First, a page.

As some restrictions start to ease, and some services start to return to normal, we thought it would be interesting to share with you how our own team of wonderful Community Specialist Stoma Nurses’ (or SCNs’) roles changed during lockdown, and how their roles are changing once more as they start to go back into the hospitals and community.
Our Lead Nurse, Alison, has written the below blog post to explain how the nurses have been working, and what being a Stoma Nurse looks like for them at the moment:
Hi everyone, my name is Alison, I am the Nurse Team Leader for the Respond Nursing Team. The Nursing Team consists of 9 Nurses who are all fully qualified and who have specialised in Colorectal and Stoma surgery, or caring for any age group of patient that requires bowel surgery resulting in them wearing a pouch (or bag) on their abdomen to collect waste. I cover two hospitals in Birmingham and in the community seeing and counselling patients before they have surgery, and then teaching them how to look after their stomas and change the pouch or bag. This is in any area from intensive care, to the hospital ward and then at home in the community or in clinics.
The community service that the Respond Nurses provided before lockdown meant that we contacted patients within one working day of them going home, we then saw patients at home within 7 days of being discharged from hospital. Our pathway then meant that we offered home visits 2 weeks & 4 weeks afterdischarging them, and then 3, 6, and 12 months following that. Sometimes we saw patients more often if they experienced management problems or required palliative or end of life care. We wore conventional nurses uniforms (see picture of our nurse, Christine, on the right) and in an average day could see 5 or more patients at home.
Within the Hospital at the end of February we were obviously aware that the COVID-19 virus was approaching. All visitors were stopped in the hospital and this still stands (at time of publication). All clinic appointments were done by telephone, and the Consultants are still doing clinics this way but looking to hold clinics in different areas.
By mid-March one of the 25 bedded wards had been turned into a fully equipped ITU (Intensive Care Unit), with 25 extra ventilators and all the equipment needed to nurse the COVID patients. There was an eerie expectation that the virus was on its way and COVID patients started to be admitted quite quickly. The Respond Nurses were advised to put all community visits on hold during lockdown, so the service we provided seeing patients in their own environment soon after discharge from hospital,and offering support to them as they adjusted to life changing surgery over the initial months, ceased in the way we all knew.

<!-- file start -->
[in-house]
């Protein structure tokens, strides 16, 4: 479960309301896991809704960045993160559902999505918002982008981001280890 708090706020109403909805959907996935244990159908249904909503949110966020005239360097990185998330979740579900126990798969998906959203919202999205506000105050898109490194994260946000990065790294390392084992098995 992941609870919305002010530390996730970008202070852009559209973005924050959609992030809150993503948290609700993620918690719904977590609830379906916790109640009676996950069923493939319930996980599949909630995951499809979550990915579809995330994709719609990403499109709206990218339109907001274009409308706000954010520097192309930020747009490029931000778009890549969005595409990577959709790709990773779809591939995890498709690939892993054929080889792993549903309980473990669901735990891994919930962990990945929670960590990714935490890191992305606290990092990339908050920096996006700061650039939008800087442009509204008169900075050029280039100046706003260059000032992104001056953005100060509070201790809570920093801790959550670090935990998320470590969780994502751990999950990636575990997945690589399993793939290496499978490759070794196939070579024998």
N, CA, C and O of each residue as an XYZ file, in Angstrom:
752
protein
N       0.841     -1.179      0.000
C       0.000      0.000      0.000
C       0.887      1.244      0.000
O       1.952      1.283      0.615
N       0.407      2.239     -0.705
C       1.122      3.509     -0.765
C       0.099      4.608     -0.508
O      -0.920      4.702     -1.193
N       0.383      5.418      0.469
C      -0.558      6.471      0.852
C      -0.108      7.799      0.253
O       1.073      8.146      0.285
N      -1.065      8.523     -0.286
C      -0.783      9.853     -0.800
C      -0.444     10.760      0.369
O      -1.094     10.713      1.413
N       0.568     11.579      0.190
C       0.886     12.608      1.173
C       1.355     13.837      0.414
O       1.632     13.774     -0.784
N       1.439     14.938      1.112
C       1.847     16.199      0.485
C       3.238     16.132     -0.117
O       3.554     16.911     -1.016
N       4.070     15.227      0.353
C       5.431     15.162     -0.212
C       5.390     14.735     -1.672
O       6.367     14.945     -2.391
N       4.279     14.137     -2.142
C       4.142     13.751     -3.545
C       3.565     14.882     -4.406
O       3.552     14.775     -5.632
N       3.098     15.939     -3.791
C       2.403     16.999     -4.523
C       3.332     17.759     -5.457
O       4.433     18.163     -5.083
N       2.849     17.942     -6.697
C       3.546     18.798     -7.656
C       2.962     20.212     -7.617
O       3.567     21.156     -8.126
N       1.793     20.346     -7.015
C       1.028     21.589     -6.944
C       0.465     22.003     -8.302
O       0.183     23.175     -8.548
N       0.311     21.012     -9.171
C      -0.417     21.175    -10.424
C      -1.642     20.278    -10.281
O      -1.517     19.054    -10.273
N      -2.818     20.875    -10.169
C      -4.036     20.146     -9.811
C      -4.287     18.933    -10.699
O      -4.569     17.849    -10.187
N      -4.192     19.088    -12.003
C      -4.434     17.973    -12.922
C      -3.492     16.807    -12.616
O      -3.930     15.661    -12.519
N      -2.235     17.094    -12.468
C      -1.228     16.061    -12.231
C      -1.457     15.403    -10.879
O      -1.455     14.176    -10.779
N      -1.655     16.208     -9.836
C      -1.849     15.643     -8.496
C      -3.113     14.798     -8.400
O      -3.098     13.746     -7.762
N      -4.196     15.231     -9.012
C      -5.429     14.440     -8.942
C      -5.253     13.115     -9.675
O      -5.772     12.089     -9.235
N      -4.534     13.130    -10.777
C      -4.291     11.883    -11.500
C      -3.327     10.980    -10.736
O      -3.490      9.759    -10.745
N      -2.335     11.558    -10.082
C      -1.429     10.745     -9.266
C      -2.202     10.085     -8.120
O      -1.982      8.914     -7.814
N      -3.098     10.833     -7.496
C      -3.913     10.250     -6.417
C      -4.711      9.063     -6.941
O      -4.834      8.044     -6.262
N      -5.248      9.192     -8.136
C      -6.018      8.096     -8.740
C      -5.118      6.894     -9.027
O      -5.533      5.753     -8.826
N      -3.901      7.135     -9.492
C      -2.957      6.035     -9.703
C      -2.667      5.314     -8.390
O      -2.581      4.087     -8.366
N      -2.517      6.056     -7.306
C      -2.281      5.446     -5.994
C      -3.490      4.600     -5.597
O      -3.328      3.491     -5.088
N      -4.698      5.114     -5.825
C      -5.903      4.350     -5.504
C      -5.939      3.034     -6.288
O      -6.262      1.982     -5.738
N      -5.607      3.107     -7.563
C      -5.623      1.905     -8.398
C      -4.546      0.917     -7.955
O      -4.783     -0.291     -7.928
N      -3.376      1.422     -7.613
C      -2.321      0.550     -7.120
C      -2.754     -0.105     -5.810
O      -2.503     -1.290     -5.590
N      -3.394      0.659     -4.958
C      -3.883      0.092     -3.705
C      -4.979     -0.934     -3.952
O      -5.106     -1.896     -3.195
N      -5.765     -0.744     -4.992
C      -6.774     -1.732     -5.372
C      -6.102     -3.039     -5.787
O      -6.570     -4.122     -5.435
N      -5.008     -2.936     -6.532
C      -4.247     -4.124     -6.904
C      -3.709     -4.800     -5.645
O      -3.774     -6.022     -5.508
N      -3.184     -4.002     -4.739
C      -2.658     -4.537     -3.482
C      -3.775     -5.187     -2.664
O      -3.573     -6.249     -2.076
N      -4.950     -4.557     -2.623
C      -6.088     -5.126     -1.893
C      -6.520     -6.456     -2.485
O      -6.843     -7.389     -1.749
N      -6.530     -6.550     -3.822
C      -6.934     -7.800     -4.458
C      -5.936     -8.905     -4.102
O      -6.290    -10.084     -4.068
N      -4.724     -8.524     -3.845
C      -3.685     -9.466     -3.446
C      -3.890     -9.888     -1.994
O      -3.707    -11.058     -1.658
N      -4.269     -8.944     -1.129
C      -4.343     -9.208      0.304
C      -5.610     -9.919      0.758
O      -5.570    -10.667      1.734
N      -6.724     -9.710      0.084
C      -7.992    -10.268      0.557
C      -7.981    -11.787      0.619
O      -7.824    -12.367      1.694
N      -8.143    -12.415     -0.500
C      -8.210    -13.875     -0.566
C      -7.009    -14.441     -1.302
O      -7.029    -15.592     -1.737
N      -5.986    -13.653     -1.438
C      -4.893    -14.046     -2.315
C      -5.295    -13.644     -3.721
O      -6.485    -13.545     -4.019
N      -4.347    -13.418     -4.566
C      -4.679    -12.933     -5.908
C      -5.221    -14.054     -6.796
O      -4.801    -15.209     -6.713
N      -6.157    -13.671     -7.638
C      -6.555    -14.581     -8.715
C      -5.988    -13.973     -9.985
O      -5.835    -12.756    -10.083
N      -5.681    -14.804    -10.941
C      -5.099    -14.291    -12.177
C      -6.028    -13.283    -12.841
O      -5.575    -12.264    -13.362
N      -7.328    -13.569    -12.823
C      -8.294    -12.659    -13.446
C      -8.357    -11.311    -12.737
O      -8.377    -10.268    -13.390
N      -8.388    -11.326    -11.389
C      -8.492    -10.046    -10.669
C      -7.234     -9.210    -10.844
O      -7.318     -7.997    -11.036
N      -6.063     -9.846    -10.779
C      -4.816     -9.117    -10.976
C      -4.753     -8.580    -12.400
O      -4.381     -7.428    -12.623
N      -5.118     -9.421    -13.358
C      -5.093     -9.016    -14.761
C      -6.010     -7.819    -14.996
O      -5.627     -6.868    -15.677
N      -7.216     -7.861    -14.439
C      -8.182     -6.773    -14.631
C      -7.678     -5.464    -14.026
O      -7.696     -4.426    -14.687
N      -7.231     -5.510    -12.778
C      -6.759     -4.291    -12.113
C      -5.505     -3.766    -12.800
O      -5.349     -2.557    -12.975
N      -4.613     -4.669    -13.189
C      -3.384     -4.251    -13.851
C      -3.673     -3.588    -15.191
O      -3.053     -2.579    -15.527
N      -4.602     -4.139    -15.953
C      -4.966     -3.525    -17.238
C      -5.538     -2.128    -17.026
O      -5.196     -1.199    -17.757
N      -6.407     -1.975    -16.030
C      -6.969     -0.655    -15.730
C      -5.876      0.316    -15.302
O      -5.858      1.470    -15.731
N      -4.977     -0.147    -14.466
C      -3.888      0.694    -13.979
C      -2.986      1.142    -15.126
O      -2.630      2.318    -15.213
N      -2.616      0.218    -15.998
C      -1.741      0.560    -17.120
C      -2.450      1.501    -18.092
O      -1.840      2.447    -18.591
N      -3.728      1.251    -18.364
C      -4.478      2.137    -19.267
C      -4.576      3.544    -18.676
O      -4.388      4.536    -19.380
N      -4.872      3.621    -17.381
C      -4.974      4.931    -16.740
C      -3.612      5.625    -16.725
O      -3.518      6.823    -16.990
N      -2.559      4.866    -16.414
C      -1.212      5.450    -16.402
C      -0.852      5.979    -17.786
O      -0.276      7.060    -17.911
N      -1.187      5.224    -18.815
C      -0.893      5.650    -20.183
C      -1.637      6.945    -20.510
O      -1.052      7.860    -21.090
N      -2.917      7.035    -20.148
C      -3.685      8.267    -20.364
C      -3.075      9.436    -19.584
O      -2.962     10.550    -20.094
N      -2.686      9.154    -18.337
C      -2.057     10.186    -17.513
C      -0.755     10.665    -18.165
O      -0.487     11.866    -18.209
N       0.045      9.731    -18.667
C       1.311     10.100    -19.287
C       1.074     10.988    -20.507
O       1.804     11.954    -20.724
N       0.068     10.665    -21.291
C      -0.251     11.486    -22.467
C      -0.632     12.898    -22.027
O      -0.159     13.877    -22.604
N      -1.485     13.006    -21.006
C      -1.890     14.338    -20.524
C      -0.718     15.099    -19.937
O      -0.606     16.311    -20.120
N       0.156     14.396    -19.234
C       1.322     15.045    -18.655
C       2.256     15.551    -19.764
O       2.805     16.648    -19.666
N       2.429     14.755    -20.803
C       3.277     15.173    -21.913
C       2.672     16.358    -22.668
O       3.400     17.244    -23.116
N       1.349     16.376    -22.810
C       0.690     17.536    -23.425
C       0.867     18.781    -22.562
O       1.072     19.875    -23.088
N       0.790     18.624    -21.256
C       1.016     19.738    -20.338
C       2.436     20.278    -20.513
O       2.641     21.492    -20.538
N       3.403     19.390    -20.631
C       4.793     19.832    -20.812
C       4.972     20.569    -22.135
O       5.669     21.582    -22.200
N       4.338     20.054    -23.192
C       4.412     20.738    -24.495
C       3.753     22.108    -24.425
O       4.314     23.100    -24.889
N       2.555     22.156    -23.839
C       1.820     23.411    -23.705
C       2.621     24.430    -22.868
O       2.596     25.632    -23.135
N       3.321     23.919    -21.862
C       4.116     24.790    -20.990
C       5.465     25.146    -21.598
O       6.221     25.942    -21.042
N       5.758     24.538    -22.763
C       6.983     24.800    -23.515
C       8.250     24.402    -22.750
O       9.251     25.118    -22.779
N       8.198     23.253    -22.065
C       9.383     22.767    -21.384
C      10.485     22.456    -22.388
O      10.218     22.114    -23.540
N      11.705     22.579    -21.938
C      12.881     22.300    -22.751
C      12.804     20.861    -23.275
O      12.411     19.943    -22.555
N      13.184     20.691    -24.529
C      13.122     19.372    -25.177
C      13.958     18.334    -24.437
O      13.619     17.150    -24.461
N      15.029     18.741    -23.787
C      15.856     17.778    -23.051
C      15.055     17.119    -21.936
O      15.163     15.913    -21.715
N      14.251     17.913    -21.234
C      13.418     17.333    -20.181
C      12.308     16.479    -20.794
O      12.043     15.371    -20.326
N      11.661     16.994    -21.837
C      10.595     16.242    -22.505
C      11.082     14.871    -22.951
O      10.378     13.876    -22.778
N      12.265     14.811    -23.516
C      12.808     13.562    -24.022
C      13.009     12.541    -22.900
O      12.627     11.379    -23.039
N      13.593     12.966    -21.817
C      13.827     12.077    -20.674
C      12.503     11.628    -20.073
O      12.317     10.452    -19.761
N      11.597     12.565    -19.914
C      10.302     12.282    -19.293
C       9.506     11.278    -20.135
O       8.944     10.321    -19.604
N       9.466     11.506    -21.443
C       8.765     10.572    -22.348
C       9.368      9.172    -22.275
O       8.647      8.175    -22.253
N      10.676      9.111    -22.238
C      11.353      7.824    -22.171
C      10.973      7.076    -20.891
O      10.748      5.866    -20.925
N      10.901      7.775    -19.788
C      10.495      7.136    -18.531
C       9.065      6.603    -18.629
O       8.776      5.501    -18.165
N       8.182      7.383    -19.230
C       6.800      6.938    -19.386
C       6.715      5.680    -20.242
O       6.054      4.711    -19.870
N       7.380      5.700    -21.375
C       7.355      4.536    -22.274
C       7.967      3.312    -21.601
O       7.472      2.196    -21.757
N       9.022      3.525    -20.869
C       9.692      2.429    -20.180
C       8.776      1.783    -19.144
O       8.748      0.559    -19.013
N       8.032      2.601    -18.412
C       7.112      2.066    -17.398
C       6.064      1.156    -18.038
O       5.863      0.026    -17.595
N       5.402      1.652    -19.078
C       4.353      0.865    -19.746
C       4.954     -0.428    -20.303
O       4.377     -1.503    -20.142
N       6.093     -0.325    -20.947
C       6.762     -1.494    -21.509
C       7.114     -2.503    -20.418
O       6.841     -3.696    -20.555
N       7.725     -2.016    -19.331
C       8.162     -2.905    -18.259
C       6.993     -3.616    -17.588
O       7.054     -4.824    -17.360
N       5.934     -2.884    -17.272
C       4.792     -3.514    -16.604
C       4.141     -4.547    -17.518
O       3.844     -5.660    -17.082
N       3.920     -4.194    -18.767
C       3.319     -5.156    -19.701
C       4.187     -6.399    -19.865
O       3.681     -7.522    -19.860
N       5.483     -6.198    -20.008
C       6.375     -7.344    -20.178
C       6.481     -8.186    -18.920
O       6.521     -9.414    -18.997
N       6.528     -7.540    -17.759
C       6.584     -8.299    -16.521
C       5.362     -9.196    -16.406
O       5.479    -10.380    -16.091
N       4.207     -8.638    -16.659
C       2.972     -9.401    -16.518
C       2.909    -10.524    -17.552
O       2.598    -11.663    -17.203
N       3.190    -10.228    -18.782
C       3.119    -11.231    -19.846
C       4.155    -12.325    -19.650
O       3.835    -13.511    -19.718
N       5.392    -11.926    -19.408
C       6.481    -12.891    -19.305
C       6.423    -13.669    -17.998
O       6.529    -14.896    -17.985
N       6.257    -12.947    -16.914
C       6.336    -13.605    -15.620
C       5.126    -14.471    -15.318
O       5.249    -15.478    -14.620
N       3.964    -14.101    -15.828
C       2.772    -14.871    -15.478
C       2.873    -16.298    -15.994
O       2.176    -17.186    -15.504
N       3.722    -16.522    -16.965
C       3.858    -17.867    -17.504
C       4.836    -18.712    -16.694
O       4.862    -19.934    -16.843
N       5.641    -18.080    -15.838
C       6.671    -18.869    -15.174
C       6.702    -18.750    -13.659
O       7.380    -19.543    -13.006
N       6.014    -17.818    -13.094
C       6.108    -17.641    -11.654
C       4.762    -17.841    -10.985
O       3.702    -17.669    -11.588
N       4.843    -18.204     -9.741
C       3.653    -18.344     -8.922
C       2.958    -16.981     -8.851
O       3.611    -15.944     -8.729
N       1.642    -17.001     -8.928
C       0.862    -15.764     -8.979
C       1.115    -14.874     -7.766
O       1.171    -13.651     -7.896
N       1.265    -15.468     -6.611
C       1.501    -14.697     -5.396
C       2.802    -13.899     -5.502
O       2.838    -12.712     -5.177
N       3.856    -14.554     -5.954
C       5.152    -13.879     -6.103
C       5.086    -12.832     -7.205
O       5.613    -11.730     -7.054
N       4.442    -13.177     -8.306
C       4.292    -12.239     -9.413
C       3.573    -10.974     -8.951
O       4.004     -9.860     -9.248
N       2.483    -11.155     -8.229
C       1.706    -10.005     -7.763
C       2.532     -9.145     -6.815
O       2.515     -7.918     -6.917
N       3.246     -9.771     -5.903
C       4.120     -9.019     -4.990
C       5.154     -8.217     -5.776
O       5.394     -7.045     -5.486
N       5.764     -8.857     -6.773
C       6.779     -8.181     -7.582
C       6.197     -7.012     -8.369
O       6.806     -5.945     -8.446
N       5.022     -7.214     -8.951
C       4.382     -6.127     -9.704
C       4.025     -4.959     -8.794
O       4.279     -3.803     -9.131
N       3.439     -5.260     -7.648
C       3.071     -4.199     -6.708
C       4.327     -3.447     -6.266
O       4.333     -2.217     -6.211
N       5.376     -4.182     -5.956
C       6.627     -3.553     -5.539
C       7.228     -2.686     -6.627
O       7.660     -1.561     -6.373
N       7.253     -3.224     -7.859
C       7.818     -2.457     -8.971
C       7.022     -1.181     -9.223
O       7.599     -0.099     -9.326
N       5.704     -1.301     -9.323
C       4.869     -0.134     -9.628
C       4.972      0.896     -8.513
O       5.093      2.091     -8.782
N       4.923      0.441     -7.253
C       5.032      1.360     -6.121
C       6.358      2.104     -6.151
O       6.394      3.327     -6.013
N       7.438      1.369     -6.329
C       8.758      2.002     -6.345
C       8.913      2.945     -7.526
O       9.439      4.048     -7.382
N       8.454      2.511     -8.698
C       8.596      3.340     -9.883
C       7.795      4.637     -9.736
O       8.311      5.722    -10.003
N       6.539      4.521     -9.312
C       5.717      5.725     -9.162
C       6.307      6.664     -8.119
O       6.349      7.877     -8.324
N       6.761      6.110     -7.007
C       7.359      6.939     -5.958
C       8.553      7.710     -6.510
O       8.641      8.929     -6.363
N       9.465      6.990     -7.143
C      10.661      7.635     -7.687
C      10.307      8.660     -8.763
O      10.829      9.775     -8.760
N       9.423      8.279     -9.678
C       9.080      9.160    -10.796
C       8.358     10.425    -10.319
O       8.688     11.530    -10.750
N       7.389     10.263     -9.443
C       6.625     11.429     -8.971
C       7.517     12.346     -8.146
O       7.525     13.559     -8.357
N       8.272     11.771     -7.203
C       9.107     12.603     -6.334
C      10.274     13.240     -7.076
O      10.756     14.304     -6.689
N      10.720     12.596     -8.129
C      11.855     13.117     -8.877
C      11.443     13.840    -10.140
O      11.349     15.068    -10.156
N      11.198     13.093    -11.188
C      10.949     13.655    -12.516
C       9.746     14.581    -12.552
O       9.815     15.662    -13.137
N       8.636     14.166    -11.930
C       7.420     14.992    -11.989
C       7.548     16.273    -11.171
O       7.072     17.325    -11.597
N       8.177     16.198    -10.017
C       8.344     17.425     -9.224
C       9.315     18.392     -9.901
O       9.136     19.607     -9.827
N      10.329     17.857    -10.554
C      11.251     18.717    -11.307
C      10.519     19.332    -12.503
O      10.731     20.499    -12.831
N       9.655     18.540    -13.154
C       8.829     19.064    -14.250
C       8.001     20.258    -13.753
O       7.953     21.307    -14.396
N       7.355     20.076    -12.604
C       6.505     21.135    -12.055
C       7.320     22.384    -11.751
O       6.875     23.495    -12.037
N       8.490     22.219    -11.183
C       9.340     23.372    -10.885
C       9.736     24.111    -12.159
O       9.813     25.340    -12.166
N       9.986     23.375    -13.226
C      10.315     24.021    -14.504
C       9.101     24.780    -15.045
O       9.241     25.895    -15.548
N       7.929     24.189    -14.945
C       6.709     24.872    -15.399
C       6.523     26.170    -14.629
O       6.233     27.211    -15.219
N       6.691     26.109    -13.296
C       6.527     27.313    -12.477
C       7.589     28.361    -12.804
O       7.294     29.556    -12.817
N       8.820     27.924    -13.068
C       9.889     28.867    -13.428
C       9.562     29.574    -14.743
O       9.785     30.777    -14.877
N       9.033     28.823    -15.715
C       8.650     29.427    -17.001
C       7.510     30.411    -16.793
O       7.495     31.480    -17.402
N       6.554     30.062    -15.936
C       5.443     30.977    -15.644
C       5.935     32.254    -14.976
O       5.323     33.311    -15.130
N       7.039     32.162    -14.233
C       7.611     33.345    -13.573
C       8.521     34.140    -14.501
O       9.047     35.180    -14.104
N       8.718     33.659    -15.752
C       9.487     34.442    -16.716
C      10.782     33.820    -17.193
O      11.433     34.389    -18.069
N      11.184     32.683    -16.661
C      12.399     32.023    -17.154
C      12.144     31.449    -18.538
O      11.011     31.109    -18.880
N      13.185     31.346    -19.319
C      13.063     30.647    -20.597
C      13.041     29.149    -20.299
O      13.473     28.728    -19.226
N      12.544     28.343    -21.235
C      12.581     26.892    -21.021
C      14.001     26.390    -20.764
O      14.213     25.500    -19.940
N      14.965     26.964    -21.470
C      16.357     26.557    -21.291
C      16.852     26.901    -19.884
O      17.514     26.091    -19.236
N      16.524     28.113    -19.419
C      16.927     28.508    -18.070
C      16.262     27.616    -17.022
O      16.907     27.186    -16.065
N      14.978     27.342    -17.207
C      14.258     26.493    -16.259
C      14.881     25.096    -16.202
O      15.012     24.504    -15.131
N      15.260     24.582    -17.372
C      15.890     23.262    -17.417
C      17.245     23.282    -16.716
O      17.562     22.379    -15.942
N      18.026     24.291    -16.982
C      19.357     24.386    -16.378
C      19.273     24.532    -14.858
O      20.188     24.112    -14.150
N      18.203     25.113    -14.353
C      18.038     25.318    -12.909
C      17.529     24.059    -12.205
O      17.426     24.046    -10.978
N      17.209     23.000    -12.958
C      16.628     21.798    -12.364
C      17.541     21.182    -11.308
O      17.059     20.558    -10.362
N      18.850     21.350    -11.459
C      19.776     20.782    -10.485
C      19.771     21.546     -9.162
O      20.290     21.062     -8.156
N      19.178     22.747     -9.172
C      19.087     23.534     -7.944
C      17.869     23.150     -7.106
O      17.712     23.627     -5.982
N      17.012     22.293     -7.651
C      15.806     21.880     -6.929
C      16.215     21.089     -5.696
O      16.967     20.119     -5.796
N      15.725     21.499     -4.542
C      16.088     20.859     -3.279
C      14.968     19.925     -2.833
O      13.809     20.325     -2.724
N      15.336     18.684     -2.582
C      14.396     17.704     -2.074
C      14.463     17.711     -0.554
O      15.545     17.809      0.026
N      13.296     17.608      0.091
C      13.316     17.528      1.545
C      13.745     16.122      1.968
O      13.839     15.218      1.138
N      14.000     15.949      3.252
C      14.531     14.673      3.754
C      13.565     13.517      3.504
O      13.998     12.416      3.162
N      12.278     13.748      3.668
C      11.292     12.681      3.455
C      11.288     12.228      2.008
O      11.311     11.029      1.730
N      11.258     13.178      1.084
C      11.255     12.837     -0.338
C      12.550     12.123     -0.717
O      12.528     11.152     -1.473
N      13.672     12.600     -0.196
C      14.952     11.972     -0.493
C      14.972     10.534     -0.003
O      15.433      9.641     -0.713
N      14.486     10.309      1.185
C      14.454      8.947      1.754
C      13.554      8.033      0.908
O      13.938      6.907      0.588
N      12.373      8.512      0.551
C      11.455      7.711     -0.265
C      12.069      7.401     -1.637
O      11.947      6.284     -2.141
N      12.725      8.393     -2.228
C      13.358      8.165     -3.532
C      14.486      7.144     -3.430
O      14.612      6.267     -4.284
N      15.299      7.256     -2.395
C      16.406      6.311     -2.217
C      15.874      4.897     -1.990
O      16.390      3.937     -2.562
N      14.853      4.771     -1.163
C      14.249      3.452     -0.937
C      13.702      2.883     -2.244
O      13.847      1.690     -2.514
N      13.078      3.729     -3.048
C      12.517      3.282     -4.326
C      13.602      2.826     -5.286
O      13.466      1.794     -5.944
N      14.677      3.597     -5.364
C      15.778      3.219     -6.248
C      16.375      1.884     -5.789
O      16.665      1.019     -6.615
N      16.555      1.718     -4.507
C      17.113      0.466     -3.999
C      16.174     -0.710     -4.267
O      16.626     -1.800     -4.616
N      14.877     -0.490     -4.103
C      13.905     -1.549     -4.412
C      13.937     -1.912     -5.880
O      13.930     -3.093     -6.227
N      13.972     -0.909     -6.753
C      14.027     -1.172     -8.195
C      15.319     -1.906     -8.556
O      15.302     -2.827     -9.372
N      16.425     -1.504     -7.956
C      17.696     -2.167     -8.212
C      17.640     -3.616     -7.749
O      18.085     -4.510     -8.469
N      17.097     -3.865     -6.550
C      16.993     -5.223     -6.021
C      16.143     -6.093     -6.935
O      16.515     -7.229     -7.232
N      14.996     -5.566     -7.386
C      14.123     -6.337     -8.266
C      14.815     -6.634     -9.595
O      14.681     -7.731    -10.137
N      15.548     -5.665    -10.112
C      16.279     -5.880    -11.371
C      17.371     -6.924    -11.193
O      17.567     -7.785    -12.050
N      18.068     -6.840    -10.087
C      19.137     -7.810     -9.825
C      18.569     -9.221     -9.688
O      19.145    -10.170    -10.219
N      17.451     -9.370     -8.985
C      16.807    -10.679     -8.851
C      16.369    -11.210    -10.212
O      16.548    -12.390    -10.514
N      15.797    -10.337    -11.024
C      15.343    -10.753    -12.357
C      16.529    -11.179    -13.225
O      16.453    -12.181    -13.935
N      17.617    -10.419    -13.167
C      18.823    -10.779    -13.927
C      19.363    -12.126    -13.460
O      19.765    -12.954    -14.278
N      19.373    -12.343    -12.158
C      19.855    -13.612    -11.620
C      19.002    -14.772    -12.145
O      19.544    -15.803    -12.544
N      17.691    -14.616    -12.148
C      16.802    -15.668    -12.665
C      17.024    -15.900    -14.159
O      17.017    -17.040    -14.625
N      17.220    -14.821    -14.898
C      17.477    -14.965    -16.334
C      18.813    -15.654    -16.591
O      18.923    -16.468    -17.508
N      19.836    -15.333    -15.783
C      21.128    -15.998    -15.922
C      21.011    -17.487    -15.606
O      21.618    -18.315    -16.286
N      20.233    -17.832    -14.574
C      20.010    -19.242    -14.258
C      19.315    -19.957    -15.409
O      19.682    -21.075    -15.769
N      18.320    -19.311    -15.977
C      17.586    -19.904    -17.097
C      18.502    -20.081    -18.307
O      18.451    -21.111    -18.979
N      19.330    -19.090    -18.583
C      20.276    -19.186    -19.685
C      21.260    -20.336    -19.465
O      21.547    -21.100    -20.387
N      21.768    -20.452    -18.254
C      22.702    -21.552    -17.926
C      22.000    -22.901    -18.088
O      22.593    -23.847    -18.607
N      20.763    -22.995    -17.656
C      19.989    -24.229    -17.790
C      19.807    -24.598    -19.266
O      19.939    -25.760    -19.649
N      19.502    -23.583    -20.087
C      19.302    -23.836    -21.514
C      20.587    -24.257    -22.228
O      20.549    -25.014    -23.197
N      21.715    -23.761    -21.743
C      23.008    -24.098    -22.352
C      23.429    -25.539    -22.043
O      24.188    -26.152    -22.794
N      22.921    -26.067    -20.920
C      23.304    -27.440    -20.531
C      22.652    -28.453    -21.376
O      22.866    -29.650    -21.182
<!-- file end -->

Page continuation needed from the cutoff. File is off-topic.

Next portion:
Nursing is a very tactile role, we maintain eye contact and close physical contact such as an arm around a shoulder whilst patients are given life changing news of possibly cancer and surgery. We teach patients how to care for their stomas, again this is very practical and involves us being very close to patients, and we are very privileged to share their experiences with them and help them psychologically and physically to adapt.
We had to learn a new way of nursing – a way that Florence Nightingale herself advocated 200 years ago.
So since lockdown the Respond Nurses have provided an excellent community nursing service proving how versatile we can be. We still contacted patients the next working day after going home, and kept in frequent contact with them by telephone or virtually. The contact we made was more frequent and regular as we weren’t seeing them face to face. We have telephoned, video called, WhatsApp messaged, emailed, texted and used Microsoft Teams to meet with out patients. We have posted samples to try, offered a virtual shoulder to cry on and given PowerPoint teaching sessions to care agencies. We have advised on things non stoma as we are seen as available and approachable which is important, such as symptoms of COVID, anxiety that the pandemic caused in patients already anxious from surgery, self isolating and shielding and where best to do their shopping! Patients who were being discharged from hospital all had emergency surgery as all elective surgeries were cancelled, this in itself makes it more difficult for patients to come to terms with their stoma as they didn’t receive timely counselling due to the nature of emergency surgery.